The Pursuit of Excellence
Excellence should be demanded by our peers. Labeling those that demand excellence as haters, bashers, etc only promotes mediocrity. -Paulo Sousa
Paulo laid this gem on twitter a few days ago, interestingly enough mediocrity was referenced again when I checked google reader this morning by Coach Troy – “…Someone, somewhere, is training more and harder than you are… in the sunshine, and you know it. Actually, the naysayers are nuts for living a life of mediocrity and without any physical suffering…”
In fact google reader has been full of posts about goals, targets, plans and missions that last few days. It always seems to me that the things I need to hear in life always seem to show up in the blogs I follow – just when I need to hear them most. Perhaps it’s some coincidental twist of fate, that those I find worth reading know what I need to hear, or perhaps it’s just me assigning value to random words, by random people. Regardless – the topic of Excellence has been looming large in my mind these last few weeks since Kona.
Many years ago as an age-group swimmer, I had a goal of qualifying to swim in the Olympics – I went so far as to tape a sheet of paper to my bathroom mirror with goal times. My goal time for the 200 meter freestyle (LCM) was something ridiculous like 1:50 – mind you this was in 1994 and I wanted to go in 1996. For some reason my young brain was convinced that if I set a goal and wanted it badly enough it would just happen. I could go on and provide many examples of this over my life, but that example is pretty poignant – a goal does not happen, you simple do not get from point A to point B, beat the local fast guy, qualify for Kona, or podium at Kona – simple because you set a goal and want it to happen, or because time will magically make it happen next year (or at some other far off point).
The unfortunate reality is – we often set a goal, and fail to reach that goal. When I was a swimmer in college one of my goals was to best the school records for my high school in my three events. Besides the fact that I was 4 years late and many dollars short – I went into my last individual college swim race having done just that in the 50 free and 100 butterfly – however my 48.12 100 free (SCY) in said final race, fell just short of the 47.99 mark I needed. Despite having bettered the PR I had set just a few hours early in prelims by 2/10ths – I was very disappointed. The point is – failing to reach a clearly defined goal is hard to handle, should that goal be public declared – it can be even more difficult. This can lead to embarrassment, frustration, low motivation – basically all sorts of bad things.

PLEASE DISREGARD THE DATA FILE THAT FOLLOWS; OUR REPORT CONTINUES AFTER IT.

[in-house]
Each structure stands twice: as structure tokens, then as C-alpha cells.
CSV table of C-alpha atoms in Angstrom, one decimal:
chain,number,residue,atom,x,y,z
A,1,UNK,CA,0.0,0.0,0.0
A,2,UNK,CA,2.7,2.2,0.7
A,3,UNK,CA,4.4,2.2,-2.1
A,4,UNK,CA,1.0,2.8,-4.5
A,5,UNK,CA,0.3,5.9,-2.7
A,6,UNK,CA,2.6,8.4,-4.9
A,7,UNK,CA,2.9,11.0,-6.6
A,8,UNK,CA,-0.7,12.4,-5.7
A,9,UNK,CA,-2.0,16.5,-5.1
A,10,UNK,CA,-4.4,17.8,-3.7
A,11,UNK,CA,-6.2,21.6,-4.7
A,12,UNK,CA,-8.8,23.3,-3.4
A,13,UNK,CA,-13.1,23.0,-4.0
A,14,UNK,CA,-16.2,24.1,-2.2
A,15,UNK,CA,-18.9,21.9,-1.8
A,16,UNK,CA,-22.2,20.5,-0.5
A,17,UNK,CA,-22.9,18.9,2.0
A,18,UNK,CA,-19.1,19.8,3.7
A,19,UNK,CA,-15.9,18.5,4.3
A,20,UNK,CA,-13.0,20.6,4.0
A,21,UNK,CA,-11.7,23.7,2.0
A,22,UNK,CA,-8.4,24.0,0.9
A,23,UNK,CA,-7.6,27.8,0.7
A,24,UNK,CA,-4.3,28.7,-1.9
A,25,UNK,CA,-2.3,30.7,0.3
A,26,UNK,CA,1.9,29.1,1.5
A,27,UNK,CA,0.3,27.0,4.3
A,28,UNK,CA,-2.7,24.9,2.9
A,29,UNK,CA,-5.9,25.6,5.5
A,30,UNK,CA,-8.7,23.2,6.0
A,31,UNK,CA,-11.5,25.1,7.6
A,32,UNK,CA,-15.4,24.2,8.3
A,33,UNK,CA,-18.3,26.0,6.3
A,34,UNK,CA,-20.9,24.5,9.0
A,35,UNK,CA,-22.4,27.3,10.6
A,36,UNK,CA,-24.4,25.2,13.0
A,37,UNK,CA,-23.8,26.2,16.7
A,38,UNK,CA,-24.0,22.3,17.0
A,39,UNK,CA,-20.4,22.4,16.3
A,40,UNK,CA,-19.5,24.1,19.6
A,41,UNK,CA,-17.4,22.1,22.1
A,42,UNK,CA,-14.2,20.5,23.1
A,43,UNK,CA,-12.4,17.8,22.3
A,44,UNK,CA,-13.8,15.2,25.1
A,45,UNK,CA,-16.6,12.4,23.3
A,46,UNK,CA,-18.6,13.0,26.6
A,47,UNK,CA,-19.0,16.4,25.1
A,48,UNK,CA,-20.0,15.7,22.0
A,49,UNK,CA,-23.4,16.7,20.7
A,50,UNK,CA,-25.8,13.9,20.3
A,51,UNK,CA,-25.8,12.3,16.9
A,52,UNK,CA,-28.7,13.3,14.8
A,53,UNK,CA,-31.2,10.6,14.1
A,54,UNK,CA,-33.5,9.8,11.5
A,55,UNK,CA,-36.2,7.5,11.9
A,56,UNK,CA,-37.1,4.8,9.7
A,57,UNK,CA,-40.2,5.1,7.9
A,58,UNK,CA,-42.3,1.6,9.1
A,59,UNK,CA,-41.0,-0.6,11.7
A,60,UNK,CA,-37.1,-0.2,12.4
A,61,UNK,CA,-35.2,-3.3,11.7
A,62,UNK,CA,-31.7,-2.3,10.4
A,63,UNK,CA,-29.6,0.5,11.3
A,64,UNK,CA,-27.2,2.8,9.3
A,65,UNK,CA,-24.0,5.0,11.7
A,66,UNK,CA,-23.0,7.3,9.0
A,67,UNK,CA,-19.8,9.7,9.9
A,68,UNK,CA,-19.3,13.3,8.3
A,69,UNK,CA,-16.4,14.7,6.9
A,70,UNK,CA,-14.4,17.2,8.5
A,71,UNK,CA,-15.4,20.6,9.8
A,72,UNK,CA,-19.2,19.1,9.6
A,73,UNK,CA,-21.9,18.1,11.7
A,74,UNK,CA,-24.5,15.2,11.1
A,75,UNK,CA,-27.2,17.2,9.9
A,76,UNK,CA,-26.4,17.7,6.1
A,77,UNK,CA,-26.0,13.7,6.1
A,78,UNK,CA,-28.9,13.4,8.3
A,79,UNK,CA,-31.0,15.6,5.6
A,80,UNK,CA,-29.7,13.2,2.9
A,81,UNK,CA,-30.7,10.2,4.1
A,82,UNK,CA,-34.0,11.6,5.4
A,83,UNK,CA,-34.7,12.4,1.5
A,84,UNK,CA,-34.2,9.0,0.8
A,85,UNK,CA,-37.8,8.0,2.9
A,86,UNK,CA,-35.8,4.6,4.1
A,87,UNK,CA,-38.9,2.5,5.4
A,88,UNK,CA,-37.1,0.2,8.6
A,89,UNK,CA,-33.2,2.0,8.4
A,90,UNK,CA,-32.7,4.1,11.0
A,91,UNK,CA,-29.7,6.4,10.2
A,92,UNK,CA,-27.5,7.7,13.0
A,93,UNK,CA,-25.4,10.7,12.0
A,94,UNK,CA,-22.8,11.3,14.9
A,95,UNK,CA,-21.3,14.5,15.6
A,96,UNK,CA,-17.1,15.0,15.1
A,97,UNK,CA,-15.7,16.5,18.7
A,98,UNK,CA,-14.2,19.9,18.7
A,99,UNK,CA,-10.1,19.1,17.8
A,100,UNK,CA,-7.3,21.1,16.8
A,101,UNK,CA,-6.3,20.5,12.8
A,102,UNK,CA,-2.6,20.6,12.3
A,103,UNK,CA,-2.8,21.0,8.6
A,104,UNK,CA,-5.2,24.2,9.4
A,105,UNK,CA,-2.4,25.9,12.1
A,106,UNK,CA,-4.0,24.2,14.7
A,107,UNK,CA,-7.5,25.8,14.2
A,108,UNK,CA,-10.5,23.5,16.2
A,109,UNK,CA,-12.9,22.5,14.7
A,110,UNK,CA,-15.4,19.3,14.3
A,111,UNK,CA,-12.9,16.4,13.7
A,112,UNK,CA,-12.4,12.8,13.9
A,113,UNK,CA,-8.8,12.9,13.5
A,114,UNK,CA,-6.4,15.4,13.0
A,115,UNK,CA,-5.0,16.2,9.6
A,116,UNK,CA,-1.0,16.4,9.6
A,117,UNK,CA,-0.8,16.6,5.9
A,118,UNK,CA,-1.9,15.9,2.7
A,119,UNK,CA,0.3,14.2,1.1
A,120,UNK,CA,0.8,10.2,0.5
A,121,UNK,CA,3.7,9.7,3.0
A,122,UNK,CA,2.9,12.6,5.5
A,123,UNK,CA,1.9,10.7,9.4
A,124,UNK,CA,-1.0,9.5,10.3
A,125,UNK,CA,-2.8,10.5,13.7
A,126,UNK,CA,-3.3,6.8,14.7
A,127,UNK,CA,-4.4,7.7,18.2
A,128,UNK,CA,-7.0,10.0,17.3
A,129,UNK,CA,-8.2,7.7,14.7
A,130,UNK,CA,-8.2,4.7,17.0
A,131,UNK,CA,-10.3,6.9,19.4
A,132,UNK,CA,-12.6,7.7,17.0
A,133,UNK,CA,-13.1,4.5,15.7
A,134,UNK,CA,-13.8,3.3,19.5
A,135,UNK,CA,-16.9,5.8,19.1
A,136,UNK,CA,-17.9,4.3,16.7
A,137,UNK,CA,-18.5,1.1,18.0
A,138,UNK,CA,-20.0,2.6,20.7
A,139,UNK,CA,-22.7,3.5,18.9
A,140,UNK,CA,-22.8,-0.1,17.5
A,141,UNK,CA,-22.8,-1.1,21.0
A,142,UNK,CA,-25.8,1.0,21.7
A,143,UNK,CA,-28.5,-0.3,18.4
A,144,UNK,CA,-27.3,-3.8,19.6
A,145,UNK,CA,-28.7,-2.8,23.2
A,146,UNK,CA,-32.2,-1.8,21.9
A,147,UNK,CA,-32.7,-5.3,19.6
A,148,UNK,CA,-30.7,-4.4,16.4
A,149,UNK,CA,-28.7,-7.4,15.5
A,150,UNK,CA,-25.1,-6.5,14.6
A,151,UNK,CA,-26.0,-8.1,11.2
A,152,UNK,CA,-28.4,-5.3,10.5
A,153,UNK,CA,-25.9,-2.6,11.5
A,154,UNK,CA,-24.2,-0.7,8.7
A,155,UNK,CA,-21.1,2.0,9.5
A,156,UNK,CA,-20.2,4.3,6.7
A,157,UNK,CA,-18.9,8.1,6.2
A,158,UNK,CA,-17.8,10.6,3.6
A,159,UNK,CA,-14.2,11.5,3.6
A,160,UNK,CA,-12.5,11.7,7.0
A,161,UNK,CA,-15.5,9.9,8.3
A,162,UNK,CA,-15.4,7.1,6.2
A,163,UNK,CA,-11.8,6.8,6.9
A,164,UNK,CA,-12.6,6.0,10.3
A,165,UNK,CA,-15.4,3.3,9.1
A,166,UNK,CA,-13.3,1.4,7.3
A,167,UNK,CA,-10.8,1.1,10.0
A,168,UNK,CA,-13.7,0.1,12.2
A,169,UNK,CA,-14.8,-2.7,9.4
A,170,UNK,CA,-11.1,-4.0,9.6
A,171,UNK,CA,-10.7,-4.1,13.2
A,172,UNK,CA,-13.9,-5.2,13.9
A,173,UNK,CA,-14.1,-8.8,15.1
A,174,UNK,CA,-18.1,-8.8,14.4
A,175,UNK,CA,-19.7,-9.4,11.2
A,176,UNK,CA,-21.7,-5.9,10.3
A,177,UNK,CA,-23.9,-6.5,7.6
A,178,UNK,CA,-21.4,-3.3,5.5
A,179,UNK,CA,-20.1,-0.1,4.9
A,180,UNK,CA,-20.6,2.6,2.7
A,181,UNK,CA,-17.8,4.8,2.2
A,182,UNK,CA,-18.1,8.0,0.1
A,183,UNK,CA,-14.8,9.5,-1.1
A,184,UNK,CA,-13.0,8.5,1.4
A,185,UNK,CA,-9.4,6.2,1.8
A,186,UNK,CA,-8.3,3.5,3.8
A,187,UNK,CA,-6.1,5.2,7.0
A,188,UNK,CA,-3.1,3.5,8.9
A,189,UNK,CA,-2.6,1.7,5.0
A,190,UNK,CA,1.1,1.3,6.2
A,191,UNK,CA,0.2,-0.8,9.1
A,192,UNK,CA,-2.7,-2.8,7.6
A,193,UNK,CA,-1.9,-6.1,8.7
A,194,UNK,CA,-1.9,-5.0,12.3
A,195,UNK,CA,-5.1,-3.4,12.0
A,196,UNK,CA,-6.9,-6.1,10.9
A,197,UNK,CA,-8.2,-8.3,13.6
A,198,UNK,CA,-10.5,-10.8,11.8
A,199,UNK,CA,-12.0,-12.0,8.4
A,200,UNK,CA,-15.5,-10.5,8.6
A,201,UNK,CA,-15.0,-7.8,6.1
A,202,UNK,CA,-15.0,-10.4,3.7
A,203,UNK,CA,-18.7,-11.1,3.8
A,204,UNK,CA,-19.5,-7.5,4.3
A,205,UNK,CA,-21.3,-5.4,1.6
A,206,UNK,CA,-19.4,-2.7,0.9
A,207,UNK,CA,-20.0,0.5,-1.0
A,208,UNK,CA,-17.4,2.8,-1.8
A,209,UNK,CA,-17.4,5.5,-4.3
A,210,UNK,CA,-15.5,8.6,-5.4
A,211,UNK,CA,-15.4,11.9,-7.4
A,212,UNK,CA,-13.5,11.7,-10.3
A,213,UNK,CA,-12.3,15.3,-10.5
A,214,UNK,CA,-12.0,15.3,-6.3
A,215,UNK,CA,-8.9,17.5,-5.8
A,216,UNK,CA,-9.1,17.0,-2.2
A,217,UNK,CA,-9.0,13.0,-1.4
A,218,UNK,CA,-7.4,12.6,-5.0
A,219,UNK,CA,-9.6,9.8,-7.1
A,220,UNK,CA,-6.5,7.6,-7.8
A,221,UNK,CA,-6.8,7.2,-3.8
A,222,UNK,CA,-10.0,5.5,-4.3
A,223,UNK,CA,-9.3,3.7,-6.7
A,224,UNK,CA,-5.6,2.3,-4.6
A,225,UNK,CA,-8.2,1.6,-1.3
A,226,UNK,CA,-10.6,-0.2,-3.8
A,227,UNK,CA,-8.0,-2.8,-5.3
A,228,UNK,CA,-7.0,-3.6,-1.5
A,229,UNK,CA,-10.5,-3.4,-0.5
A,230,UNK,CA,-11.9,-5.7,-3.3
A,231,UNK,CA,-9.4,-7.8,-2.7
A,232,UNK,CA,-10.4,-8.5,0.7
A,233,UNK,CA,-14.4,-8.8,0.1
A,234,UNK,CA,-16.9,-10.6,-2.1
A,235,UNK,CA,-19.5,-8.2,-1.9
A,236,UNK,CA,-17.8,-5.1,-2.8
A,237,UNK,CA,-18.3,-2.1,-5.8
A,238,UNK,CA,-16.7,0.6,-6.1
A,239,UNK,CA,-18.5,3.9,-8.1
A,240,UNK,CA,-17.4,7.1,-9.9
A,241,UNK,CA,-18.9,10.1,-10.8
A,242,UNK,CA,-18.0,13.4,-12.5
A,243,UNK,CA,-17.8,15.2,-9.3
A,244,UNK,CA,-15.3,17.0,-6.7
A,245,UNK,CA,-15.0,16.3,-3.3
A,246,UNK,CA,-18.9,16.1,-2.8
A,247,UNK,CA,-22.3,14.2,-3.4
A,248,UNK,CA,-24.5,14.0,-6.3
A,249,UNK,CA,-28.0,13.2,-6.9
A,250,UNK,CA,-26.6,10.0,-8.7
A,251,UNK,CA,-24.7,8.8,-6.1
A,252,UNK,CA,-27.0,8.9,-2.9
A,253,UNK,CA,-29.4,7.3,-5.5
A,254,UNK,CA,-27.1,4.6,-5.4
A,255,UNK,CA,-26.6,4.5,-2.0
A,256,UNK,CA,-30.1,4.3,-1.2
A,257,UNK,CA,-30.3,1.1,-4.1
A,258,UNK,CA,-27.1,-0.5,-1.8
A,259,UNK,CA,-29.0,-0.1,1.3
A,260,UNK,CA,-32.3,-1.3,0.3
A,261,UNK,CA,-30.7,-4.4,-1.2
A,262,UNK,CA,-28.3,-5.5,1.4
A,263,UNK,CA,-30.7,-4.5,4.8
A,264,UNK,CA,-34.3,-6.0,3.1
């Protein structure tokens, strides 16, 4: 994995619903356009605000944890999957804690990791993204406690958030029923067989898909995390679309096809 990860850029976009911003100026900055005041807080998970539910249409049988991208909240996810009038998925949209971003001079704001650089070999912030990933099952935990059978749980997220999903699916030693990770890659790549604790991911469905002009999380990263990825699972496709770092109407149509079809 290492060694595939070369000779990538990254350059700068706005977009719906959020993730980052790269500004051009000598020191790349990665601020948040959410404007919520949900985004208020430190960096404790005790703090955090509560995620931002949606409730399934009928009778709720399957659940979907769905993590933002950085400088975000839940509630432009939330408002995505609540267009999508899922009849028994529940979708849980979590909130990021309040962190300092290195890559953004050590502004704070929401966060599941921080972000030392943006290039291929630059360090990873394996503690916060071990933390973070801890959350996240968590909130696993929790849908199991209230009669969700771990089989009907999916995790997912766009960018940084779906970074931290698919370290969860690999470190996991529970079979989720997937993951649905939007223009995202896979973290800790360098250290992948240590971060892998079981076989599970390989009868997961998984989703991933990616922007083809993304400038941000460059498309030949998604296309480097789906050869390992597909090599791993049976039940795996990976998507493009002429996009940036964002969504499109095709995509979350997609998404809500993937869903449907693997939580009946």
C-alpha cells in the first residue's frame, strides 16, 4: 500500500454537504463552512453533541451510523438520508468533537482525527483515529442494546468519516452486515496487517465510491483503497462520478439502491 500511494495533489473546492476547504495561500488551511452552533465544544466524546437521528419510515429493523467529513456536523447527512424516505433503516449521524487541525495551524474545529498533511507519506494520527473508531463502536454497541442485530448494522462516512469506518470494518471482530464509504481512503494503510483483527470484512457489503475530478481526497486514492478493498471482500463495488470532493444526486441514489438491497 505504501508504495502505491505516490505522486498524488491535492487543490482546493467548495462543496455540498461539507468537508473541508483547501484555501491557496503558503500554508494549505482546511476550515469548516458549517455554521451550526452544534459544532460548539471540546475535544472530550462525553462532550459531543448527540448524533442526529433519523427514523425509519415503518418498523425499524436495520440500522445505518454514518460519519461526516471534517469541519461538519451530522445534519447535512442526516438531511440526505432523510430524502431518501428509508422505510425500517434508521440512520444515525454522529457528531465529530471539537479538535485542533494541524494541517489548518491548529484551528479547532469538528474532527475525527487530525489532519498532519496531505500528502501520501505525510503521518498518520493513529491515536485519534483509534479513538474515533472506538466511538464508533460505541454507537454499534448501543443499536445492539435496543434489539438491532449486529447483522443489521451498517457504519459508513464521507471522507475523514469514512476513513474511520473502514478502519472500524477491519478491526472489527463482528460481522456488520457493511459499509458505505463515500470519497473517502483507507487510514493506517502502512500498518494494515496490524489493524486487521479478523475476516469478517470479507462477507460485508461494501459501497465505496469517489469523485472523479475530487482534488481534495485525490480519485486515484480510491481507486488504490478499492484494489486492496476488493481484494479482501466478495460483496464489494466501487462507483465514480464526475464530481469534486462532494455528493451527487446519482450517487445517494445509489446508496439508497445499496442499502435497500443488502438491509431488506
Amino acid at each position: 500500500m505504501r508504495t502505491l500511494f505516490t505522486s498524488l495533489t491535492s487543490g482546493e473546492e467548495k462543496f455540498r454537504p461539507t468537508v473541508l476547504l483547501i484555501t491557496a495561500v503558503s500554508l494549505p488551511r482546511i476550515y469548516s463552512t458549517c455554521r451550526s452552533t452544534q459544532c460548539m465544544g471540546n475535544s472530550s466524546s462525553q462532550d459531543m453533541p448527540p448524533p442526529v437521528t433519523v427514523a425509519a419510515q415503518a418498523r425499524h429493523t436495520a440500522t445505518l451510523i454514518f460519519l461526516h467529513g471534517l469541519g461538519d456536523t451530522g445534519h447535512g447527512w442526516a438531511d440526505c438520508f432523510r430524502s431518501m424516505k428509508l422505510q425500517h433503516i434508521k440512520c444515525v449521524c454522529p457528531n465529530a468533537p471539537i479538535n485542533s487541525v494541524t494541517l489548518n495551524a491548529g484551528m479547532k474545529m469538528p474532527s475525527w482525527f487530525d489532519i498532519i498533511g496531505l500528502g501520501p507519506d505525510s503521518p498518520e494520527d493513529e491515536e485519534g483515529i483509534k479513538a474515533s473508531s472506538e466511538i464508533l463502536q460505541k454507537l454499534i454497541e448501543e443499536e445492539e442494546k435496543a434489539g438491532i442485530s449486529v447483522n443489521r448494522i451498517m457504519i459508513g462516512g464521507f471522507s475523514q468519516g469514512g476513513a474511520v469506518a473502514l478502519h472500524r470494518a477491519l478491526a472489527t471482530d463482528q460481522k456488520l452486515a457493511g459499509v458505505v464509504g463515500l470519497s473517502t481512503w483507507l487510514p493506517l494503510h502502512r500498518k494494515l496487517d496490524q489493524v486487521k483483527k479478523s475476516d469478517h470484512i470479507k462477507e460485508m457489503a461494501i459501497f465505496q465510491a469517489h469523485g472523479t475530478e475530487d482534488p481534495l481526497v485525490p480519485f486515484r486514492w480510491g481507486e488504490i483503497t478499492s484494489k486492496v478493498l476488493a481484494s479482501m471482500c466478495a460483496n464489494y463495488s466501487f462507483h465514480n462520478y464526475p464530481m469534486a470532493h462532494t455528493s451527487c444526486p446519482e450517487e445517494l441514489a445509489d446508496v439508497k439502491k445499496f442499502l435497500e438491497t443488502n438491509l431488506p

At this point, I’m not surprised if your asking yourself – but goals are important, they provide us motivation to get out the door for a workout (or in the basement as the case may be!) – how can you improve if you don’t set a goal? Goals are important, but it’s important to make a distinction between a goal (mission) and a desired outcome (target). The goal or the mission is *how* you achieve the desired outcome – the goal is *not* the outcome.
For example – if you want to qualify for Vegas or Kona – that (the act of qualifying) is the outcome you want. To reach that outcome you must have a goal to become a better (the best) triathlete you can be. This is the crucial step I was missing as a youngster; I would define a desired outcome, but I wouldn’t pursue the path of being the best swimmer I could be – so that I would move towards that outcome. Instead – I just kept doing what I had been doing – which *was* moving me closer, but was also holding me back.
So back to the title of this post… Don’t pursue an outcome – pursue excellence. Wake up each morning and do the best job you can of being an employee, a triathlete, a father, a mother, whatever. The path of excellence will only move you closer to where you want to be, never holding you back. Best of all you can evaluate yourself daily on if you are living up to your goal, and if you fall a bit short of your outcome – you can take pride in knowing that you accomplished your goal of being your best.